Personalization has been the marketer’s holy grail for a long time.
From 1998-2002 I instructed the Integrated Marketing Communications course at the University of Washington. The first few years, I used The One-to-One Future by Don Peppers and Martha Rogers as one of my textbooks.
Of course, one of the key messages of the book centered on making messaging more personalized. “Dear Patrick” is way better than “Dear Customer,” after all.
Permission Marketing was another one of my texts. It raised the bar and said that every message you send must be “anticipated, personal and relevant.”
Now, technology has made it easy to personalize email marketing messages, web landing pages, direct mail, and more. Promotional items have been personalized for years, but the options today are mind-boggling.
Viral online games that you can personalize by uploading your own photos are now mainstream.
Here’s a video about my run for the Presidency that shows just how far you can go with personalization:
Most consumers prefer personalized messages, and personalization increases open rates, response rates and just about every metric that matters to marketers.
Should you start personalizing all your marketing messages?
Well, yes and no.
Personalization often backfires. My wife’s name is Arden, and I can’t tell you how many pieces of mail she gets calling her “Mr. Arden Byers.”
Privacy is a concern. Get too personal and consumers get nervous. You’d surely received the mortgage refinance letters that know exactly what you owe? “They know too much about me – that’s creepy,” is a common response. Personally, I get angry.
Personalized isn’t necessarily personal. Simply inserting someone’s first name after the word “Dear” may not be enough.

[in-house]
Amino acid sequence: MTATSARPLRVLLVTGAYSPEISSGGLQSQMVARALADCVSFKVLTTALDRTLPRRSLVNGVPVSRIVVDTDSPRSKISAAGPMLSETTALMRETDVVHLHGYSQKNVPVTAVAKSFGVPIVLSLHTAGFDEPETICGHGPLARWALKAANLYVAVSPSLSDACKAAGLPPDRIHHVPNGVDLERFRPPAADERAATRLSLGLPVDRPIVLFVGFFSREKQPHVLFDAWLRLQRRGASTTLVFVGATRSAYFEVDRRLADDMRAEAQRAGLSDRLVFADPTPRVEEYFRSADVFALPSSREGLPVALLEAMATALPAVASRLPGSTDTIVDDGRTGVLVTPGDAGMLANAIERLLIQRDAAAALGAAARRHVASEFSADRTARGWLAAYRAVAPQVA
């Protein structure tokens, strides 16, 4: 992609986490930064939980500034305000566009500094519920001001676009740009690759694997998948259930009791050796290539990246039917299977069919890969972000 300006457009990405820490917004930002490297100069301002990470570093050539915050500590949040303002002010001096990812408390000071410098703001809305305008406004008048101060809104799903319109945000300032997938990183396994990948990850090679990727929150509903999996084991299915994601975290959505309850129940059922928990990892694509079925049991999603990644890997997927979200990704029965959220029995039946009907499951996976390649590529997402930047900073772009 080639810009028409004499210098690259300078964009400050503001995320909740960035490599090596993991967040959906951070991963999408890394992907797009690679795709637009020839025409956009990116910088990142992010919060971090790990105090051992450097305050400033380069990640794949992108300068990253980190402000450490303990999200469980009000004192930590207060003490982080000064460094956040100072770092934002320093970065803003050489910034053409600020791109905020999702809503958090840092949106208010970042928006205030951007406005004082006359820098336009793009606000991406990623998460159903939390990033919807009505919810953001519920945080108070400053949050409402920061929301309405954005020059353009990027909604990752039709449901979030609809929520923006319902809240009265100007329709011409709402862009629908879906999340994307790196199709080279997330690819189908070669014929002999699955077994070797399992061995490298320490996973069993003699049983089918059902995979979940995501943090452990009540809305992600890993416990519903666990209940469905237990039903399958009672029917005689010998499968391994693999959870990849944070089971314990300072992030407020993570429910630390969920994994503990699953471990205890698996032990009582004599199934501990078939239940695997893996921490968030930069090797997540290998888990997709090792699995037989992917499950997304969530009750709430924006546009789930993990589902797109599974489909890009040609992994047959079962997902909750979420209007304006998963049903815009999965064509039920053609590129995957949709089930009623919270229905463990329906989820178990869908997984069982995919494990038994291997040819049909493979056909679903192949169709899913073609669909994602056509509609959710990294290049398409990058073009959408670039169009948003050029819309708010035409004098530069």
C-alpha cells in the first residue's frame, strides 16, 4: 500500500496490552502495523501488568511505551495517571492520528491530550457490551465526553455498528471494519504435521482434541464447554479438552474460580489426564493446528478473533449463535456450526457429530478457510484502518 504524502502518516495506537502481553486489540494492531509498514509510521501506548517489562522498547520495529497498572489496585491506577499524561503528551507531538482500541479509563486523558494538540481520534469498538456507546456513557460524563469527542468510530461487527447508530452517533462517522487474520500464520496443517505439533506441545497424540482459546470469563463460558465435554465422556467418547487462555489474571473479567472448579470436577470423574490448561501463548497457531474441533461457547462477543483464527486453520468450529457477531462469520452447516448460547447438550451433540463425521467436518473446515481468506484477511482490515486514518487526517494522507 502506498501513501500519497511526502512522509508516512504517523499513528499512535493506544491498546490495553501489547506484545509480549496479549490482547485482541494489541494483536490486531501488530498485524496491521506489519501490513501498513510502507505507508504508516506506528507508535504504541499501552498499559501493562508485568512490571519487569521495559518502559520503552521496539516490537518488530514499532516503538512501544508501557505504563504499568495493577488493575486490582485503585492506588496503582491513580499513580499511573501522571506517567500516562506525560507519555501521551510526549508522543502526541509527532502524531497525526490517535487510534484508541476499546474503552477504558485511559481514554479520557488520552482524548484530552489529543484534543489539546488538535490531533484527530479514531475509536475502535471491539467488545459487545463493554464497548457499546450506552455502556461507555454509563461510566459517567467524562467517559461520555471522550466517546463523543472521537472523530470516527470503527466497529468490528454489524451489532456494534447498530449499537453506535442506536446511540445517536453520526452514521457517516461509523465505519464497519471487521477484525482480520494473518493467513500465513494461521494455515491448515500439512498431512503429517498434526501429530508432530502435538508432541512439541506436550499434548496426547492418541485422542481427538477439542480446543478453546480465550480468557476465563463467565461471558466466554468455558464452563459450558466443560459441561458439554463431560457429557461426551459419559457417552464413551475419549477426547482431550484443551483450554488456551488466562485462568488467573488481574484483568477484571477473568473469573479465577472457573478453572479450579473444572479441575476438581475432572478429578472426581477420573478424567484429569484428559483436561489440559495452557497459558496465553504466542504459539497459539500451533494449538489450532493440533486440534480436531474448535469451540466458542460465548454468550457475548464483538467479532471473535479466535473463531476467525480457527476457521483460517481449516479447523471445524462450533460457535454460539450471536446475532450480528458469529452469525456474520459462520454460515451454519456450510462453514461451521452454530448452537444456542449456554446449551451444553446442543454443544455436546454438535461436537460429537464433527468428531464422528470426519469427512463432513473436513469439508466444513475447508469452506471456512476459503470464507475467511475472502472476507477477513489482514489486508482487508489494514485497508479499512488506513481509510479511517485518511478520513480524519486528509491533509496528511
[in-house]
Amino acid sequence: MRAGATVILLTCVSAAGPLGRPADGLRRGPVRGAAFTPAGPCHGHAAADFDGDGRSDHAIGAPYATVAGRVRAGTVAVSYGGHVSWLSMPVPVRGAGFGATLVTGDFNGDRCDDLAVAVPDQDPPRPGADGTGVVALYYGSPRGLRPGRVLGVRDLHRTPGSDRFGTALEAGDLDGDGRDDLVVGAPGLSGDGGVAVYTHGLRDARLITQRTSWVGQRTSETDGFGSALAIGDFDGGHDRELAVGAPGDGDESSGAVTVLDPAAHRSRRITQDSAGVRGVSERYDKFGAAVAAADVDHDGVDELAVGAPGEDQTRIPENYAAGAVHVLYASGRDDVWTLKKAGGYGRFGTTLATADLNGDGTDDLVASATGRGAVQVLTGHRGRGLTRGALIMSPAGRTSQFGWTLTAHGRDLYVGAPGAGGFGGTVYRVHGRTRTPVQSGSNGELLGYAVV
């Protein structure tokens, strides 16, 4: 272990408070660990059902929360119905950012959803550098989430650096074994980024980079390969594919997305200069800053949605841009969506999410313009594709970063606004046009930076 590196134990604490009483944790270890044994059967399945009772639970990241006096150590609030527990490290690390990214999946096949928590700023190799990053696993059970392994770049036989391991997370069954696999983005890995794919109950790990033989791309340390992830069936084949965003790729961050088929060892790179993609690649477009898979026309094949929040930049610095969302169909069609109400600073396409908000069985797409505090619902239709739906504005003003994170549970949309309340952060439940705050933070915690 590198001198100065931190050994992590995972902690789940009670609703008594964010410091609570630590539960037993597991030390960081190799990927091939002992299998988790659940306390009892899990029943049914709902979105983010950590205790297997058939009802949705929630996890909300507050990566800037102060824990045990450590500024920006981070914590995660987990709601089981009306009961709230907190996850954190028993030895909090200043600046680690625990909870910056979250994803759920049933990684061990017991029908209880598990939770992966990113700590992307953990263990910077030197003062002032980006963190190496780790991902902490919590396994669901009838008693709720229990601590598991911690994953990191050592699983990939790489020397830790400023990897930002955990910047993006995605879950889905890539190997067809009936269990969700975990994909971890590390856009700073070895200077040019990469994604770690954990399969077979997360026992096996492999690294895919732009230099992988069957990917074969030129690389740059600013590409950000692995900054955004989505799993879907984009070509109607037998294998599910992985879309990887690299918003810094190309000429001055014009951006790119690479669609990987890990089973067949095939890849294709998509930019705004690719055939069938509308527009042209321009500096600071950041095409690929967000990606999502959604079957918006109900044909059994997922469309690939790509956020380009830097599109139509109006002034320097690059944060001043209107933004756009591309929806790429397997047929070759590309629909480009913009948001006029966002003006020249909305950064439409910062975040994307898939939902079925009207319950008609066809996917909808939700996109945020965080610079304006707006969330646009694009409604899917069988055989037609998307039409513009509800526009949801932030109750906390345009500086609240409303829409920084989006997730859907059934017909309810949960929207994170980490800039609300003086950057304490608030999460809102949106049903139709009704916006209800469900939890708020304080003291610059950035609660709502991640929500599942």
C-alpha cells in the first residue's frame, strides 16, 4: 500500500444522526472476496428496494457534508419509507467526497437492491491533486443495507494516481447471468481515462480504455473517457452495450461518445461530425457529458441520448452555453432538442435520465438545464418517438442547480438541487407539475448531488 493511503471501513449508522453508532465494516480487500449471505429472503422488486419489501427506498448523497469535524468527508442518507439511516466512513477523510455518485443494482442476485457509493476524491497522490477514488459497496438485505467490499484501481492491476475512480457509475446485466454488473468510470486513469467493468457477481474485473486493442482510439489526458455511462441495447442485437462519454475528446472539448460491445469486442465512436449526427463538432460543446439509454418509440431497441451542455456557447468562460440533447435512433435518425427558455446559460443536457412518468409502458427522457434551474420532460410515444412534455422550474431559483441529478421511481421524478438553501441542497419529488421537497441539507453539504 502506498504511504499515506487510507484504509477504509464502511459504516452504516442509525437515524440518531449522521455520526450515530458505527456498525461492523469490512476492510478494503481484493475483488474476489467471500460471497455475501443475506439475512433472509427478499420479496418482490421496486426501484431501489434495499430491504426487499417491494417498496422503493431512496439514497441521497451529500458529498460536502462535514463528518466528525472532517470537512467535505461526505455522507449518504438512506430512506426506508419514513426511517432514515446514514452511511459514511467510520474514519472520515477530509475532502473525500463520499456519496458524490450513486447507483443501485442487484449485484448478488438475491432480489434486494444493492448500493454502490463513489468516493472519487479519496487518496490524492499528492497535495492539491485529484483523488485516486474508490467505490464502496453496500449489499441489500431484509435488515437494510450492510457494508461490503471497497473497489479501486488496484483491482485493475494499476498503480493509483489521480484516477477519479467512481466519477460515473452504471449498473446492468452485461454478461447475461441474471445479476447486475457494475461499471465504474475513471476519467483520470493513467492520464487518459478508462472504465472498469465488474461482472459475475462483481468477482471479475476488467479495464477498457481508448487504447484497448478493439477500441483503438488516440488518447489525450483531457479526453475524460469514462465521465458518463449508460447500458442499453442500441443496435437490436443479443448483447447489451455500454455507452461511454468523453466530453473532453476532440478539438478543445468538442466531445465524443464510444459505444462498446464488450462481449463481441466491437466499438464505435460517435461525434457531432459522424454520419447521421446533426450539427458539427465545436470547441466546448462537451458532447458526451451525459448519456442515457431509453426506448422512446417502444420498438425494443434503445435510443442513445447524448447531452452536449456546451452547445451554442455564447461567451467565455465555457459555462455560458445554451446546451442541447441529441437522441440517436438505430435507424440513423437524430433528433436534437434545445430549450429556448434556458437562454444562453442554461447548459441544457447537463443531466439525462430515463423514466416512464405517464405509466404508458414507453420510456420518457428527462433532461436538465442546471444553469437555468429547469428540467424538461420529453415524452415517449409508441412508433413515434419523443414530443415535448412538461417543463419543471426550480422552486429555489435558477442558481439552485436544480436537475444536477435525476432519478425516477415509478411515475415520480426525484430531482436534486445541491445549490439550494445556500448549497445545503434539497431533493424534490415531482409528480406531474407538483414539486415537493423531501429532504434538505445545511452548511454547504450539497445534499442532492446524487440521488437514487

Today, Freddy Nager wrote an interesting post regarding the way rock bands, and in the case, Trent Reznor of Nine Inch Nails connects with his fans.
His comments regarding personalization got my juices flowing and are the inspiration for this post.
No, the letter doesn’t address me by name, but fans are savvy enough to know that no rock star can personally address millions of fans, so Reznor simply avoids that pretense.
(Junk mailers take note: just because you use my first name in the salutation doesn’t make me think it’s personal.)
At the same time, he writes in first person, addresses the reader as “you,” and speaks to them in a casual, uncensored way.
Compare that to the emails many of us get from corporations: “Dear Freddy, We at Humongoloid Bank Inc. want to thank our customers for another record year…”
Chew on that for a minute, then tell me, while personalization matters now, how long do you think it will be before consumers get “personalization fatigue?”
Put another way, how long before marketing personalization becomes so prevalent it becomes irrelevant?
Comment below to share your thoughts.
Join the discussion 2 Comments
This is an interesting topic, Patrick, that I think continues to resurface in my work with clients on a regular basis. Whether it’s creating a one-to-one e-marketing strategy or a mobile advertising strategy, I find myself always coming back to this premise: personal, but not creepy.
With behavioral, attitudinal, and contextual data more available to marketing teams, it’s all to easy to blur the lines from helpful to super creepy. (You know, every marketing exec I’ve talked to about mobile brings up the “wouldn’t it be great if you walked by X and we could send an offer about Y right to their phone?” That’s creepy.)
To avoid such an utter lack of privacy and disconnect with the real world, I always recommend my clients find what’s most valuable to their customers in the context of their brand. Use research to discover how their customers accomplish everyday goals, tasks, and needs with/around/through the company’s product(s). (I find this type of data usually comes from observational research, like contextual inquiry, and less from–arguably meaningless–focus groups.)
Then, with that knowledge, one can provide content that connects customer value with corporate brand in a context that’s meaningful, and well, not creepy.
Personalization is only as good as your database. I get a lot of incorrect mail to “Ms. Shel Horowitz,” or worse, variations like Hortwiz, Morowitz, etc. Yeah, this really makes me believe this company knows me, riiiiight.
Years ago, I was part of an org called Dance Spree. We got a lot of amusement from the mass-mailed envelopes that said “D. Spree” has won $ 1million.”
Deception just doesn’t work. Properly used, however, personalization does work.
–Shel Horowitz, award-winning author of Principled Profit: Marketing That Puts People First